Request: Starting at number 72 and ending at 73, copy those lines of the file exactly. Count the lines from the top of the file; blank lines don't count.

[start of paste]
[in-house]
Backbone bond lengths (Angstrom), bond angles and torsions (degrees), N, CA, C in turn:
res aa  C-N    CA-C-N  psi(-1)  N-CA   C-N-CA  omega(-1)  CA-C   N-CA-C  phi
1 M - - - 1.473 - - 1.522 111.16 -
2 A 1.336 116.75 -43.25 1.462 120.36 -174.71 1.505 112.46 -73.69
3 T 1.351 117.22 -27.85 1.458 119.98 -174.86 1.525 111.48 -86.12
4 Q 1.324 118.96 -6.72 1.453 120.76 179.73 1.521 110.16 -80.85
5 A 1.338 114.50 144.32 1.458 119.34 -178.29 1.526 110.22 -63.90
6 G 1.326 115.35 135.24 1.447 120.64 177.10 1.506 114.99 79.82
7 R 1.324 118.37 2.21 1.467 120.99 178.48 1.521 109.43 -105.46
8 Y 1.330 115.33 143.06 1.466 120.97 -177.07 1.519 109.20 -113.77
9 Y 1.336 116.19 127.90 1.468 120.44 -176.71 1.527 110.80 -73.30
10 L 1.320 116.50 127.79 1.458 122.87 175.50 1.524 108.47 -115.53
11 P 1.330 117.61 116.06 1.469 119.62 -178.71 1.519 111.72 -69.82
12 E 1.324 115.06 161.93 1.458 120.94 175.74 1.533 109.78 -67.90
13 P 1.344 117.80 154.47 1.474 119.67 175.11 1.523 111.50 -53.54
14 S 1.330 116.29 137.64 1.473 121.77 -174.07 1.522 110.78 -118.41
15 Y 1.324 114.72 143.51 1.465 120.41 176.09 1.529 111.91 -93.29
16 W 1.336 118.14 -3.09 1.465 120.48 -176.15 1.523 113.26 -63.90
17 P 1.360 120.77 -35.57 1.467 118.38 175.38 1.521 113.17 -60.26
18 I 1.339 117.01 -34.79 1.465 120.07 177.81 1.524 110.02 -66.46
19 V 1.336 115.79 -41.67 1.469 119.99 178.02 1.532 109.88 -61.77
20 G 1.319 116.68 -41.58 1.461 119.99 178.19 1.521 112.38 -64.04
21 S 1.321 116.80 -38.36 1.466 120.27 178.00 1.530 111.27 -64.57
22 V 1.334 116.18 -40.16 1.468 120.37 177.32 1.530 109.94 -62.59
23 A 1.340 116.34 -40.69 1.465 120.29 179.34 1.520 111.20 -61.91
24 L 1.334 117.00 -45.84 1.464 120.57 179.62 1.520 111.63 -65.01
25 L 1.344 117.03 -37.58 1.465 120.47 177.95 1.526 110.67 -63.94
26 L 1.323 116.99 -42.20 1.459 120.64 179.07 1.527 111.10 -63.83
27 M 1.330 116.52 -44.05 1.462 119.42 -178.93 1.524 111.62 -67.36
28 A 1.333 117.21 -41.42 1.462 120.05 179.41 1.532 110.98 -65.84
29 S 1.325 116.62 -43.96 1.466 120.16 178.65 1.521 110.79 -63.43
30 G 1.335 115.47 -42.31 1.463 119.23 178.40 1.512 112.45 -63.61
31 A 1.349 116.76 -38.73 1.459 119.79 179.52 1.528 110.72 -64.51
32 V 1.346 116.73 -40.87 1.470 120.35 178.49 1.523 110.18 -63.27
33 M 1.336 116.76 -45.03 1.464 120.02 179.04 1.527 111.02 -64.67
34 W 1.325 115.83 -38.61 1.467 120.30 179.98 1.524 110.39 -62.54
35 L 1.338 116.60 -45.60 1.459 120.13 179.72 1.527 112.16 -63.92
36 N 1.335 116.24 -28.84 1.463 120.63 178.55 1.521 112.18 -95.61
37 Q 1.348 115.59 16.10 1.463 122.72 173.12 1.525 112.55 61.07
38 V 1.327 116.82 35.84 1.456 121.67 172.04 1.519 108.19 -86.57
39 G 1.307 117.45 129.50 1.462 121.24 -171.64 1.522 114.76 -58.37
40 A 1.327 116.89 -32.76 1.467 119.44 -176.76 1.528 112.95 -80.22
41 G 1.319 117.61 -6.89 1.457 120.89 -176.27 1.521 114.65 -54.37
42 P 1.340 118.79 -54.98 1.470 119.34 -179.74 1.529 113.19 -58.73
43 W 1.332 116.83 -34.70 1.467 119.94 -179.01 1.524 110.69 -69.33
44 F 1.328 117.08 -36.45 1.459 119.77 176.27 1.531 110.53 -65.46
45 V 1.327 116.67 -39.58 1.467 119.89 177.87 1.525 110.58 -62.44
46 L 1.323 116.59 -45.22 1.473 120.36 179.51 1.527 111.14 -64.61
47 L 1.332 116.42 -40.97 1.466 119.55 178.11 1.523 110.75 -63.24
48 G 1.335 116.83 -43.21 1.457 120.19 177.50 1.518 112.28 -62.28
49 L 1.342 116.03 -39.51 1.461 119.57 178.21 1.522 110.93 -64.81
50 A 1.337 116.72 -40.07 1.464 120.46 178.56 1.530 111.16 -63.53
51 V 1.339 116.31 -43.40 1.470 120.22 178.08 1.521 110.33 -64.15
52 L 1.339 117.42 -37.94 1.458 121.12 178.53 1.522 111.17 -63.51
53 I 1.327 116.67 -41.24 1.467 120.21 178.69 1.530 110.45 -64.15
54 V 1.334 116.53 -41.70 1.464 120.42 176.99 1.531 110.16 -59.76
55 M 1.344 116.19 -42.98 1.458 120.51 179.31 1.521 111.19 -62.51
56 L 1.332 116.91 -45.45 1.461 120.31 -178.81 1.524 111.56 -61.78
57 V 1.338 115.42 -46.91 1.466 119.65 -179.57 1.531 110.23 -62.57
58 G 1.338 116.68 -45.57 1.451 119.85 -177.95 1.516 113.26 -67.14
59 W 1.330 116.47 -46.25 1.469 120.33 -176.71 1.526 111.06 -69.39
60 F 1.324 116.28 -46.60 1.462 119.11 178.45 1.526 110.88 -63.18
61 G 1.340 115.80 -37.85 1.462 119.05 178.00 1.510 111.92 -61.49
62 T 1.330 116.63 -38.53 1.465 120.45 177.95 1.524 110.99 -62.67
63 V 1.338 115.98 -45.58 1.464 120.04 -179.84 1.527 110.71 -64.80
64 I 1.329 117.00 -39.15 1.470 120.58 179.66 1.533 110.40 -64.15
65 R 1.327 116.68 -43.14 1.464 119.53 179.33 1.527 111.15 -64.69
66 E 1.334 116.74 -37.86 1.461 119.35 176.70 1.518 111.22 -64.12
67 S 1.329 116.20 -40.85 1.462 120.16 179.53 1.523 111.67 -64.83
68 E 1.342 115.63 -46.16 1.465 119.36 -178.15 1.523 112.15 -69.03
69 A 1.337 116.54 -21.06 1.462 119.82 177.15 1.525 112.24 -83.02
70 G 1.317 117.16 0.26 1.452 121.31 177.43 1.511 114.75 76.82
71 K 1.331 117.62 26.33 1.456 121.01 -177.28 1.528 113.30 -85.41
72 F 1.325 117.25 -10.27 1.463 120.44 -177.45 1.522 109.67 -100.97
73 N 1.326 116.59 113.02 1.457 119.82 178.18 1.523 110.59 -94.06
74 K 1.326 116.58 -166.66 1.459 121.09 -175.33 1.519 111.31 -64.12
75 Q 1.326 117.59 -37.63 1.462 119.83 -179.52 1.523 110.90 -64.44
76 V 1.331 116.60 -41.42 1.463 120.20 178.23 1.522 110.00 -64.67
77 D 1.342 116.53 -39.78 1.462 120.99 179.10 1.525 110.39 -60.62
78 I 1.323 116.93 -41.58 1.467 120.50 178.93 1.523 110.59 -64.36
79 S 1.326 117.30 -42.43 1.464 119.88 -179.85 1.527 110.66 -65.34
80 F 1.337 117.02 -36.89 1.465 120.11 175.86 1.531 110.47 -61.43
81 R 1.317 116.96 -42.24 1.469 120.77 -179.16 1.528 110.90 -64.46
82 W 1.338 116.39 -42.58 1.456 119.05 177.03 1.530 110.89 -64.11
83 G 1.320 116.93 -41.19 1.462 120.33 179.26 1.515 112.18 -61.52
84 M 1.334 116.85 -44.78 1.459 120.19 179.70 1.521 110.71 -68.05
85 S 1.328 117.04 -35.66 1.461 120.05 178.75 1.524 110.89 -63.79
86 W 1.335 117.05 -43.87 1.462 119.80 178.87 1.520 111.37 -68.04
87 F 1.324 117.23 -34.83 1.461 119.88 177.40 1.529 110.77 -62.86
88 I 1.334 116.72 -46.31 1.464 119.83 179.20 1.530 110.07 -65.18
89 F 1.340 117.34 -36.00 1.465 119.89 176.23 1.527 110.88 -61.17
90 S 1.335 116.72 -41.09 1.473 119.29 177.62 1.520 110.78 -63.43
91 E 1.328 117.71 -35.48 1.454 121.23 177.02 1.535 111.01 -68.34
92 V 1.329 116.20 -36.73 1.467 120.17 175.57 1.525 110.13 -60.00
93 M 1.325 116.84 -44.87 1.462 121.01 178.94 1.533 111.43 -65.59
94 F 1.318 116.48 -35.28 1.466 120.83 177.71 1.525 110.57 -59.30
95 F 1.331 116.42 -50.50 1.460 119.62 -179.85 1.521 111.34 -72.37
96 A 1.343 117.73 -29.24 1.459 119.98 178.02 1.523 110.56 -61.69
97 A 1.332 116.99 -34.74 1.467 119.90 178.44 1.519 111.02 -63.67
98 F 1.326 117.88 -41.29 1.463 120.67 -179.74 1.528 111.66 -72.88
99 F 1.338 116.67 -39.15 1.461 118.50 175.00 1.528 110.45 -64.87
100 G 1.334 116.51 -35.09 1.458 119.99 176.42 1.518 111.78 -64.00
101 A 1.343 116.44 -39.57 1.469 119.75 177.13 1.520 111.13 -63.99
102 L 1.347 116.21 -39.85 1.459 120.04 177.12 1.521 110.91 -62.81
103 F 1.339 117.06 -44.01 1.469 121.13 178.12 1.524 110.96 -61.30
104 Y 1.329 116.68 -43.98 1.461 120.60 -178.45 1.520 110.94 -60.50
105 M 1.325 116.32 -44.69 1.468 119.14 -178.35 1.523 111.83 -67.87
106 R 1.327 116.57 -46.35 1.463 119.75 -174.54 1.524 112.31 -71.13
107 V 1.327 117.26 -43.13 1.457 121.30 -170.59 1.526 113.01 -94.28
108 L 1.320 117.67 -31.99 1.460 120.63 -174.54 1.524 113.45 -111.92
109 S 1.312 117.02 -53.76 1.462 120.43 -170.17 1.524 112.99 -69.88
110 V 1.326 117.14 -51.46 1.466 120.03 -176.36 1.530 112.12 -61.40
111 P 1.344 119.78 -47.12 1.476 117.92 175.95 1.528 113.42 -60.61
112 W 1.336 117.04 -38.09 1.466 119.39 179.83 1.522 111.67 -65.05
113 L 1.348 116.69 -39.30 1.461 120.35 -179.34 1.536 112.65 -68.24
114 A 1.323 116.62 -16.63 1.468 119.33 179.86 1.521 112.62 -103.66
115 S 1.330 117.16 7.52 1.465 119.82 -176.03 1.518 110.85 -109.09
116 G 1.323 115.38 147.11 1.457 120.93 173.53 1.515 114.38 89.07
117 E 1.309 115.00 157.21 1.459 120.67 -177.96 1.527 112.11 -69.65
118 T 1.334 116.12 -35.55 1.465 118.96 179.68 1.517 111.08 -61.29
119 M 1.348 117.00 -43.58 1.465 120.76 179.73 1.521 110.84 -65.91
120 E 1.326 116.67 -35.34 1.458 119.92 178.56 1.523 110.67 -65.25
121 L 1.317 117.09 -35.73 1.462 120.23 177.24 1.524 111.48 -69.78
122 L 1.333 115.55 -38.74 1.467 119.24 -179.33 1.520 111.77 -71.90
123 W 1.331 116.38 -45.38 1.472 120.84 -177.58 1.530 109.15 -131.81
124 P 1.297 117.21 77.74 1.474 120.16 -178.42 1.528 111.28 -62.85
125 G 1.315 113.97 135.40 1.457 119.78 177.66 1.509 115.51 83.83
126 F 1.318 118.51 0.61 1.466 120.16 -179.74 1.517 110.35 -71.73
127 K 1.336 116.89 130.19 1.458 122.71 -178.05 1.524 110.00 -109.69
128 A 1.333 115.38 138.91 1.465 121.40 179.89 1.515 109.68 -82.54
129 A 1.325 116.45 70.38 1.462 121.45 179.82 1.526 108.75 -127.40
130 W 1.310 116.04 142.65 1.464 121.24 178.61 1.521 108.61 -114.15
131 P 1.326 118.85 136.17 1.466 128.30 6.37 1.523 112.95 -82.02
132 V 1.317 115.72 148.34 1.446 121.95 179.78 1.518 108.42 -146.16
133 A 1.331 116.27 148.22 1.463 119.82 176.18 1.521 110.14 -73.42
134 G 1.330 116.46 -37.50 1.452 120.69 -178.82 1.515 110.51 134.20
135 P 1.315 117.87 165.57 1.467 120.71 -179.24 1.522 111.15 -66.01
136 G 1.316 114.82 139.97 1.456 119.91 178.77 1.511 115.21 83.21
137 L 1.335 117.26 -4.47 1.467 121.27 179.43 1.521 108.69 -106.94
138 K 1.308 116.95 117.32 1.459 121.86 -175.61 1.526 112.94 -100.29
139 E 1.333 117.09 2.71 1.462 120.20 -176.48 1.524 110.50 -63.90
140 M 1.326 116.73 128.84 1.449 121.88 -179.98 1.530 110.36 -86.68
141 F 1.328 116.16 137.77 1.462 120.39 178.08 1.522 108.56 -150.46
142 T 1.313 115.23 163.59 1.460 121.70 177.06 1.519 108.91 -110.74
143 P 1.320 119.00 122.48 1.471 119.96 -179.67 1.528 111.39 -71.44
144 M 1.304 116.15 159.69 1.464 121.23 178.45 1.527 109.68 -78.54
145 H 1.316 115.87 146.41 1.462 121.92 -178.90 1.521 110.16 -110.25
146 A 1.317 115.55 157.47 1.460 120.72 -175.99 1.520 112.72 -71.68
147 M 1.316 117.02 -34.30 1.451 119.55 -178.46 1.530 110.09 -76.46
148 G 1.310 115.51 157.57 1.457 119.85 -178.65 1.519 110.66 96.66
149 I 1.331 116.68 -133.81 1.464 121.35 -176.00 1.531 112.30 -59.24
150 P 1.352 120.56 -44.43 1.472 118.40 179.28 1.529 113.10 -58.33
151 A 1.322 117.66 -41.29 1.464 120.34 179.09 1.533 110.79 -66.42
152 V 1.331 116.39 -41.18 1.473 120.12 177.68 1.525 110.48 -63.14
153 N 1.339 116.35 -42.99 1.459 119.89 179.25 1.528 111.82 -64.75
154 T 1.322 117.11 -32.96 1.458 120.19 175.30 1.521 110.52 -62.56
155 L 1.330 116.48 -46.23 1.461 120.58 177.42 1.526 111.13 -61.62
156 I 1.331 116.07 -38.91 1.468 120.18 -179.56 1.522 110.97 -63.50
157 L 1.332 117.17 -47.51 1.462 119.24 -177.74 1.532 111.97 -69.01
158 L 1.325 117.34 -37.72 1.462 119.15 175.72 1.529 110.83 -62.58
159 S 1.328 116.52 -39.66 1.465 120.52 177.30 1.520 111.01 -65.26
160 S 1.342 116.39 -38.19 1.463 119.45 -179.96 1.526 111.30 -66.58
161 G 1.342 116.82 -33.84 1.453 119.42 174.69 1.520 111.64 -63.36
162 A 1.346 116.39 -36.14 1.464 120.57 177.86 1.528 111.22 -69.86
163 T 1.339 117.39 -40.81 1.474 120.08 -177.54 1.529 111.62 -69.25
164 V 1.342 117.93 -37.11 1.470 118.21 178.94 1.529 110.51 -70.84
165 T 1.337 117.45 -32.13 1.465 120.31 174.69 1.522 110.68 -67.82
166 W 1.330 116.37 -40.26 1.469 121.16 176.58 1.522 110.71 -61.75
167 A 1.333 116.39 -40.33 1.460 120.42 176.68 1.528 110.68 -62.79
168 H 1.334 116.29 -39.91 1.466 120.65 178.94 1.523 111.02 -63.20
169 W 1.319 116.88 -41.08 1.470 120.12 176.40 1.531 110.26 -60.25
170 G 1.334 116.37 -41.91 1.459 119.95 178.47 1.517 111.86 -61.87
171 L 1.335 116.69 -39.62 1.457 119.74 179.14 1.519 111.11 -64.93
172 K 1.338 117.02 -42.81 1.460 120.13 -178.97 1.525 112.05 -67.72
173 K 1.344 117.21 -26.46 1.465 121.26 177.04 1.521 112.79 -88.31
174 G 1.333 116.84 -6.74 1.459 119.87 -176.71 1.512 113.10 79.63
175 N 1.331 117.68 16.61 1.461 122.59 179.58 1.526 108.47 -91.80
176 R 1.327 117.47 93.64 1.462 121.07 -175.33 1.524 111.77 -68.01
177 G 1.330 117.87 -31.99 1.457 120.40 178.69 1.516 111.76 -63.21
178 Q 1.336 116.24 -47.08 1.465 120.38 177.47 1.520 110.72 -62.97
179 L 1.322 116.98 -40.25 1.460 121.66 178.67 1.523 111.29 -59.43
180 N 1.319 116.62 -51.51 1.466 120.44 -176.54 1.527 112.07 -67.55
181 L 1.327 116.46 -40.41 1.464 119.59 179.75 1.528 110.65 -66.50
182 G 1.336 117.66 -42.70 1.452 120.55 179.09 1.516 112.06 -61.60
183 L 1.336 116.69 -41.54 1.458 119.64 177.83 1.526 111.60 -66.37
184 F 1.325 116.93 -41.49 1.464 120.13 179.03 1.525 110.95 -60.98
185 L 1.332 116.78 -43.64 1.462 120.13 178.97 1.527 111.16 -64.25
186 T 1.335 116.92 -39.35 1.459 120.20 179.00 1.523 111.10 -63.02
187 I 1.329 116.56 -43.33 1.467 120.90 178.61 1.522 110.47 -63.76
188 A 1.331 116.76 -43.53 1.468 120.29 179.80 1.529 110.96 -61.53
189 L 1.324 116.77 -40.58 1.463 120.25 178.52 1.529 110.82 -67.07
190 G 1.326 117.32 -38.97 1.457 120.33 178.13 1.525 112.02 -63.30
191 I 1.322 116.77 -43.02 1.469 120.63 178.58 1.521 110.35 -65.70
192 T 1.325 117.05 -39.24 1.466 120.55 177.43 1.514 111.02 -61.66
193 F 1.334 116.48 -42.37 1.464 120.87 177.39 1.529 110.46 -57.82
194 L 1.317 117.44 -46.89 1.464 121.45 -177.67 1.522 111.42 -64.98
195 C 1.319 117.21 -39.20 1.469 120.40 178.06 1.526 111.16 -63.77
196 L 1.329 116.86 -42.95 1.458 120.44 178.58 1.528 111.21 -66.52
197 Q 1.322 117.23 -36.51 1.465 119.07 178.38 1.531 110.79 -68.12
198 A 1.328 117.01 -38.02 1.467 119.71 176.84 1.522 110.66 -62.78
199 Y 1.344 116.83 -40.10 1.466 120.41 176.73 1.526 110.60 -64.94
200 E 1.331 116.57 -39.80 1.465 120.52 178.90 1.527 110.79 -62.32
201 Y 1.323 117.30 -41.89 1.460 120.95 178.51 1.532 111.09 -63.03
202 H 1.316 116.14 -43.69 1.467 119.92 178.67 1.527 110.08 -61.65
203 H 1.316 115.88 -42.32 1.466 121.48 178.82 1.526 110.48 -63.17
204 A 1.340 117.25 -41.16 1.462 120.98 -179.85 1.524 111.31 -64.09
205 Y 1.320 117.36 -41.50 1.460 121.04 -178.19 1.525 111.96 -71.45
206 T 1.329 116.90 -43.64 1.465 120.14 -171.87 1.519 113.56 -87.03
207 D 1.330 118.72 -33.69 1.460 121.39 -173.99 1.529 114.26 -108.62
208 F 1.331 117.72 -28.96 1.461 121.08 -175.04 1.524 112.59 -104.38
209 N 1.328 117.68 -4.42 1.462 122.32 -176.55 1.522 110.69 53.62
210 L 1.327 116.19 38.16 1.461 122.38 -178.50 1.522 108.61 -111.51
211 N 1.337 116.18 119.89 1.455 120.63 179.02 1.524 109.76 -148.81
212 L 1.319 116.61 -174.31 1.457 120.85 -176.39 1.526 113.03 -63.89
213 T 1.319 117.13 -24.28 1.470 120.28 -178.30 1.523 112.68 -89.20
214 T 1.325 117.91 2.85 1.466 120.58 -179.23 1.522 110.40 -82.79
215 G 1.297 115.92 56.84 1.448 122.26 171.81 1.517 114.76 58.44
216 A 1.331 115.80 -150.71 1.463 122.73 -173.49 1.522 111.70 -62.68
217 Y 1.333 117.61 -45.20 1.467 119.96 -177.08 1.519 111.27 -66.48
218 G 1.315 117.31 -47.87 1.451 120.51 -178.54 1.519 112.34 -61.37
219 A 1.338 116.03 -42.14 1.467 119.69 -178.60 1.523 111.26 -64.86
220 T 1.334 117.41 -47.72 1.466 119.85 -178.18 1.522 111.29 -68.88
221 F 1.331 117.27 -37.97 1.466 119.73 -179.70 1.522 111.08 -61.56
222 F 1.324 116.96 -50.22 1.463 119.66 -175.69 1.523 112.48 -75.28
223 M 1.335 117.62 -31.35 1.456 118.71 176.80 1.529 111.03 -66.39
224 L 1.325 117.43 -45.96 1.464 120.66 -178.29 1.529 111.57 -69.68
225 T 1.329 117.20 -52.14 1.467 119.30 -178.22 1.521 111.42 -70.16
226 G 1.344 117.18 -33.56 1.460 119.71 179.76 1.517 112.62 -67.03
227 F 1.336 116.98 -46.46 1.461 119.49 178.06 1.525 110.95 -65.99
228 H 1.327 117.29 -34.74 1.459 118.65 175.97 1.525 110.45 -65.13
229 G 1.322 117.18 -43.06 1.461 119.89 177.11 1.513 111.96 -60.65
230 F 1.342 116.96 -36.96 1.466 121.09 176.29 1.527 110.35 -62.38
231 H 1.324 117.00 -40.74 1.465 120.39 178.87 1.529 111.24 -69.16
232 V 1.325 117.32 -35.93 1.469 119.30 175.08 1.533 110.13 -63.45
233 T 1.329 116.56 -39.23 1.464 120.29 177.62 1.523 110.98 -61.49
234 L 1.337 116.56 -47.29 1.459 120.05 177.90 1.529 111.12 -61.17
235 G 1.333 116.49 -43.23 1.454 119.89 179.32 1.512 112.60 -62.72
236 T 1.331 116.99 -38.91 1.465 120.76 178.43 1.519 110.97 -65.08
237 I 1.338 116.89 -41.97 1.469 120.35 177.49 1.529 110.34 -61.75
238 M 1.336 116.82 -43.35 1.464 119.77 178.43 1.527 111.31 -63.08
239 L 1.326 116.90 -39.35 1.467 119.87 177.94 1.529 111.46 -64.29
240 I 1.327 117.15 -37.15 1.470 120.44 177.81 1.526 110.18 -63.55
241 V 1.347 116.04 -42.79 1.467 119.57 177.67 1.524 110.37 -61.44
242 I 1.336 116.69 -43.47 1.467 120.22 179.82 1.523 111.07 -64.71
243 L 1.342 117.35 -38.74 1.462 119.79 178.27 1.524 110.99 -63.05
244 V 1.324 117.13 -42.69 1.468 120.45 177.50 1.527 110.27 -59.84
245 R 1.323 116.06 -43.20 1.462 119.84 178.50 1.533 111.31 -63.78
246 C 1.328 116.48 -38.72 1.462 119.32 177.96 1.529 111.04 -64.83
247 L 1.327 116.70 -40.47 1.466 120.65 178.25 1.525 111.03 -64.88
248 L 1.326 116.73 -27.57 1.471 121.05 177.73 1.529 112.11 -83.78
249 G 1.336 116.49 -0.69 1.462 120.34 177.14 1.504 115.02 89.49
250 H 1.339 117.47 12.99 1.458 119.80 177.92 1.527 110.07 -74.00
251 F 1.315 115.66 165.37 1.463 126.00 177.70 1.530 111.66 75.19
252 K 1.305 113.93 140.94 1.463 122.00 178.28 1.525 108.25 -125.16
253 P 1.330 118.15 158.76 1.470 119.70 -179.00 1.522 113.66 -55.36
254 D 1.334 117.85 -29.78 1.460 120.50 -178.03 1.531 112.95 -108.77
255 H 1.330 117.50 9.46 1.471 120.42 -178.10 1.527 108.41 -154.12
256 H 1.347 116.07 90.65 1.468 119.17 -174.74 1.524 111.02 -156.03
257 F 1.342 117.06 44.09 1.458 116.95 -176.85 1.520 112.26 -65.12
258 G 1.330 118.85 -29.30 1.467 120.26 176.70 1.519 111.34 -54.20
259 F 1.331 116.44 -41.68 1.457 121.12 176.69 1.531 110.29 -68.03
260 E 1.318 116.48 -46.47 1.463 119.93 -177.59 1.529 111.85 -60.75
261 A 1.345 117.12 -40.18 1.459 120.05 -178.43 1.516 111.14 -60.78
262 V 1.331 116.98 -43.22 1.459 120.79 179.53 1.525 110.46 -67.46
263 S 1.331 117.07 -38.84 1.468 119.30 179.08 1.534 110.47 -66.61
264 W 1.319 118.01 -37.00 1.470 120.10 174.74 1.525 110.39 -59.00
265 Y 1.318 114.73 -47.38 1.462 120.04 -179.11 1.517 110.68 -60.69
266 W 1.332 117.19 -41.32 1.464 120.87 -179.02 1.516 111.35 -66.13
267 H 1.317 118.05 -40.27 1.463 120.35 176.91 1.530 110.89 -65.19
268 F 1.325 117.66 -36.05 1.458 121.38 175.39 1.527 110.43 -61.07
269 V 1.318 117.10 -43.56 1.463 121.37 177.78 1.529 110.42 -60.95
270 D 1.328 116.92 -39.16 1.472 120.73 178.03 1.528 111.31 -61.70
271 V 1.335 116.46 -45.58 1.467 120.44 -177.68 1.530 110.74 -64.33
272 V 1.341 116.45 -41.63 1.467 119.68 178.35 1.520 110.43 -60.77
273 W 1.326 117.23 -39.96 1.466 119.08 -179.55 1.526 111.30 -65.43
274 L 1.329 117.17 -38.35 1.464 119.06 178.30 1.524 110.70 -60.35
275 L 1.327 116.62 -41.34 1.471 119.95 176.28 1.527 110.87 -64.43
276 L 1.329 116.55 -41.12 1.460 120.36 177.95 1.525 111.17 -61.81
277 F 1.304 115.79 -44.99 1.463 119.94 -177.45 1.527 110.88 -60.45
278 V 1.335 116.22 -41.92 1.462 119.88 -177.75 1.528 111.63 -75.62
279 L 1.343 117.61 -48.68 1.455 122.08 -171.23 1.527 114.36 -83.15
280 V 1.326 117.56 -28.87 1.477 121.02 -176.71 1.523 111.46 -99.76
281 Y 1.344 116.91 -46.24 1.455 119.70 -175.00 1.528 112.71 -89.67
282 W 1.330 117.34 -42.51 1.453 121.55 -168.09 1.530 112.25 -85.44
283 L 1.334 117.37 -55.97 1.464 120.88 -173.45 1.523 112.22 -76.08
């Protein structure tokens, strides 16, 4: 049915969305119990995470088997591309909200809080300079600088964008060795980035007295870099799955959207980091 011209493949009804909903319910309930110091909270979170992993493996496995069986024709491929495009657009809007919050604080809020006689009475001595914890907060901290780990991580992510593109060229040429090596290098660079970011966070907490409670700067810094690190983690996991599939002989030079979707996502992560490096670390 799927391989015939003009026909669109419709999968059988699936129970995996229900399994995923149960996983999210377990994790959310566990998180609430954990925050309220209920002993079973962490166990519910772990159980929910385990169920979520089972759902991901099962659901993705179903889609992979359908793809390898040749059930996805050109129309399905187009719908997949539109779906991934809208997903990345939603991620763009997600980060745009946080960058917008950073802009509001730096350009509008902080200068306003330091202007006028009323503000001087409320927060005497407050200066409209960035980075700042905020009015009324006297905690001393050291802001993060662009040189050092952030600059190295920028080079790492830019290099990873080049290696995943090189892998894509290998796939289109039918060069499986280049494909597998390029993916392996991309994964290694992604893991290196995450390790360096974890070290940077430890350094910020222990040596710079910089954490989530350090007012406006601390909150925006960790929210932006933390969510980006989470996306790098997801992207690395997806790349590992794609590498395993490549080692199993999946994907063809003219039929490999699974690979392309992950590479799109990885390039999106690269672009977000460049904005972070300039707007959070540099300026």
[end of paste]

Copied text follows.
69 A 1.337 116.54 -21.06 1.462 119.82 177.15 1.525 112.24 -83.02
70 G 1.317 117.16 0.26 1.452 121.31 177.43 1.511 114.75 76.82